PARK CITY, Utah (Reuters) - Here’s a plot twist worthy of any Hollywood movie. To save independent films from extinction, the time may be near for some low-budget movies to play outside theaters, instead of in them.
The idea -- alternative distribution of movies via video-on-demand on cable and satellite television systems and the Internet -- is what some “indie” players at this week’s major industry event, the Sundance Film Festival, are backing.
The low-budget film arena that produced movies like Oscar-winner “Slumdog Millionaire,” has struggled through hard times as low-cost digital equipment and an influx of investors fueled a glut of films at the onset of a recession.
Backers of on-demand releases say alternative distribution presents ways for low-budget filmmakers to profit without having to compete for limited space in movie theaters.
To promote the idea, Sundance is releasing three films, including Michael Winterbottom documentary “The Shock Doctrine,” on demand via a new program it calls Sundance Selects. Five more films will be on YouTube.
“The beauty of this (video-on-demand) model is that you take a lot of the voodoo economics of film distribution out of the equation,” said Jonathan Sehring, president of IFC Entertainment, who is working with Sundance.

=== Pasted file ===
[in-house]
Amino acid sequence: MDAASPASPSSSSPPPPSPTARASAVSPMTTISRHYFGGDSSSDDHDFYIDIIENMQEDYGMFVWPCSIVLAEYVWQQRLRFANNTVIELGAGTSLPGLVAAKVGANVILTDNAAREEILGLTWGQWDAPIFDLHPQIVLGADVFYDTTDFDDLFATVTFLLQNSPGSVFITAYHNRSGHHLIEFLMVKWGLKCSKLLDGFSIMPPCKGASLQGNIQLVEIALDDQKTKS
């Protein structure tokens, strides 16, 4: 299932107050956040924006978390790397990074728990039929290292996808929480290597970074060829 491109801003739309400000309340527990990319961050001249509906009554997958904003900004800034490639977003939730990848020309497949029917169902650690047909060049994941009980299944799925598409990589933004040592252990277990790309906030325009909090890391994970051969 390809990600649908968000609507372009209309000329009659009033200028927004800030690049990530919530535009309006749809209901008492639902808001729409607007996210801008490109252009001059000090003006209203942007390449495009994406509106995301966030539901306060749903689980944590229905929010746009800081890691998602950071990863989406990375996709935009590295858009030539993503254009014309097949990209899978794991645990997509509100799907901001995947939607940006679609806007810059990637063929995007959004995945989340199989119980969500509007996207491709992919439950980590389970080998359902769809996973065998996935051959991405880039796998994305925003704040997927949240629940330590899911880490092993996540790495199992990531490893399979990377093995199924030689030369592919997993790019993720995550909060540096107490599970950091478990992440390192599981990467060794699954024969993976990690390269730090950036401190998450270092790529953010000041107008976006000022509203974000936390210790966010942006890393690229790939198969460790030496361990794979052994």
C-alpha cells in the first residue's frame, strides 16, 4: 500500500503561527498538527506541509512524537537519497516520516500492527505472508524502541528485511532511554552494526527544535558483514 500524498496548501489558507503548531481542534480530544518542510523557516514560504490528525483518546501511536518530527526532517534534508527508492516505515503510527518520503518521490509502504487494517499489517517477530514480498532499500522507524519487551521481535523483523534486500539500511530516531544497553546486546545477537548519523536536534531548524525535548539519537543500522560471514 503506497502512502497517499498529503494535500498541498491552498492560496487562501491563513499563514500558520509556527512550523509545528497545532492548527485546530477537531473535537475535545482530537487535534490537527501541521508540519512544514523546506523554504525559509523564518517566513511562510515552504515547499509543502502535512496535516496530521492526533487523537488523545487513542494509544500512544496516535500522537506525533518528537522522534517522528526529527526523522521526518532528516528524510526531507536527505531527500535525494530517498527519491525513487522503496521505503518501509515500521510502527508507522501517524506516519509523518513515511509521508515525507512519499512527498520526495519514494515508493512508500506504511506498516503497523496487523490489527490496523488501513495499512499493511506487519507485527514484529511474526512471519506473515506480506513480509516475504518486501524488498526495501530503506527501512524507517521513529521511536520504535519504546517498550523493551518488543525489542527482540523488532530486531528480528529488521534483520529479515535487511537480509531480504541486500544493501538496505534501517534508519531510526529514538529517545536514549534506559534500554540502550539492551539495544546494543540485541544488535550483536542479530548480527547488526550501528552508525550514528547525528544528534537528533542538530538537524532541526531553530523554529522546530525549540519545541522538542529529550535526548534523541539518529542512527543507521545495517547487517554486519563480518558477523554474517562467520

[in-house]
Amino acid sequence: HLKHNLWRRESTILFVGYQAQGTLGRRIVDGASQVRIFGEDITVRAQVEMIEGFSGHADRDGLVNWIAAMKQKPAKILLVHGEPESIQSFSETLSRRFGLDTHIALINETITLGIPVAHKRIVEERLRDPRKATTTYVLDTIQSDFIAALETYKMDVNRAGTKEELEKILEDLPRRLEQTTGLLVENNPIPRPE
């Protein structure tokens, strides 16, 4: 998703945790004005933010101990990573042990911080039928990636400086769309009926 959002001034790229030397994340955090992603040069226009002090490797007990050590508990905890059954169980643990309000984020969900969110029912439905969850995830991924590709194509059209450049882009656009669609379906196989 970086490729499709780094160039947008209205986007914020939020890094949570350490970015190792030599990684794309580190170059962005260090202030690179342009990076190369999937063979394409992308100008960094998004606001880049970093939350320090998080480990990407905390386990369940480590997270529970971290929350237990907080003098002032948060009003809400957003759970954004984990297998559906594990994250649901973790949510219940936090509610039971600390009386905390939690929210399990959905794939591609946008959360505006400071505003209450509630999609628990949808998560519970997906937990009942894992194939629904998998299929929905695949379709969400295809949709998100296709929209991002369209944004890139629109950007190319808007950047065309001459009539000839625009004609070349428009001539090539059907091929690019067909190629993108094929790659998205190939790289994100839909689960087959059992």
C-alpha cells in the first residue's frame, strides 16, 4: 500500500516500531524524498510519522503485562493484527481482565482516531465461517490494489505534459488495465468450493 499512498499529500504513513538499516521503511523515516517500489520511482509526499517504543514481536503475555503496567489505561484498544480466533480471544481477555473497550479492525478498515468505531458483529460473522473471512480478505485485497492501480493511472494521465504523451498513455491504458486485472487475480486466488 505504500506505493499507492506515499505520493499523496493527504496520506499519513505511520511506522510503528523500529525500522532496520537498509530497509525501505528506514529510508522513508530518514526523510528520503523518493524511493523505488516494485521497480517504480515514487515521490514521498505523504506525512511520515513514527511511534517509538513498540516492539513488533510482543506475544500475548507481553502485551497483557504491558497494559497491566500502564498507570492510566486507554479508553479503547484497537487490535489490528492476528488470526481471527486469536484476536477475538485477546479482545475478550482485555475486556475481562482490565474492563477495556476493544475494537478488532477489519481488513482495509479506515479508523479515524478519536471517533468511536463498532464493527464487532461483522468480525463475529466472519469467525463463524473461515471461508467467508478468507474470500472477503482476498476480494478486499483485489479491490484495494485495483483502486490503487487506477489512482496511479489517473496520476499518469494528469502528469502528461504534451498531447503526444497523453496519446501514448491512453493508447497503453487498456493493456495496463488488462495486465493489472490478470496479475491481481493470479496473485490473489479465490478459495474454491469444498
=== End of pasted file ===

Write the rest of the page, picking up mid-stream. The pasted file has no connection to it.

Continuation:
Traditionally, a distributor pays a producer a fee to release a film, often forking over less than the production cost and promising the filmmaker a share of profits that may never be realized if a movie fails at box offices.
Utilizing TV on-demand or Web downloads, indie movies can closely target audiences and avoid millions of dollars spent to market a film in theaters, proponents say. Some filmmakers like it because their movies get seen, and distributors hope for new customers outside traditional art houses in major cities.
NEW GENERATION, NEW MARKET
“We think that we can’t survive as a company unless we make a concerted effort to understand the marketplace, understand the audience, understand what different opportunities are out there,” said Christine Walker, principle at Werc Werk Works, whose movie “HOWL” opened the festival.
Works is one of a number of indie production companies that are finding audiences through on-demand or downloads, which she said leads to collaboration among distributors and filmmakers.
“Maybe the distributor doesn’t get as much as they might have in a traditional deal, but they’re not risking as much either,” she said.
Nolan Gallagher, founder and CEO of Gravitas Ventures, said his company now releases about 300 films a year on-demand at 40 cable TV operators, and the industry already is at a point where a producer can realize a profit via an on-demand deal.
Veterans like Bob Berney, co-founder of distributor Apparition, caution it is still early days for on-demand models but agree that they may be a wave of the future.
To be sure, directors who grew up watching their heroes on silver screens would like nothing more than seeing their films in theaters. But many are growing willing to bypass glitzy red carpets simply to make money doing what they love.
“If video-on-demand is what is needed in order to keep (the industry) alive, then I’m all for supporting it,” said Joshua Safdie, who along with his brother Benny directed “Daddy Longlegs”, one of the Sundance films to be release on-demand.
Editing by Bob Tourtellotte
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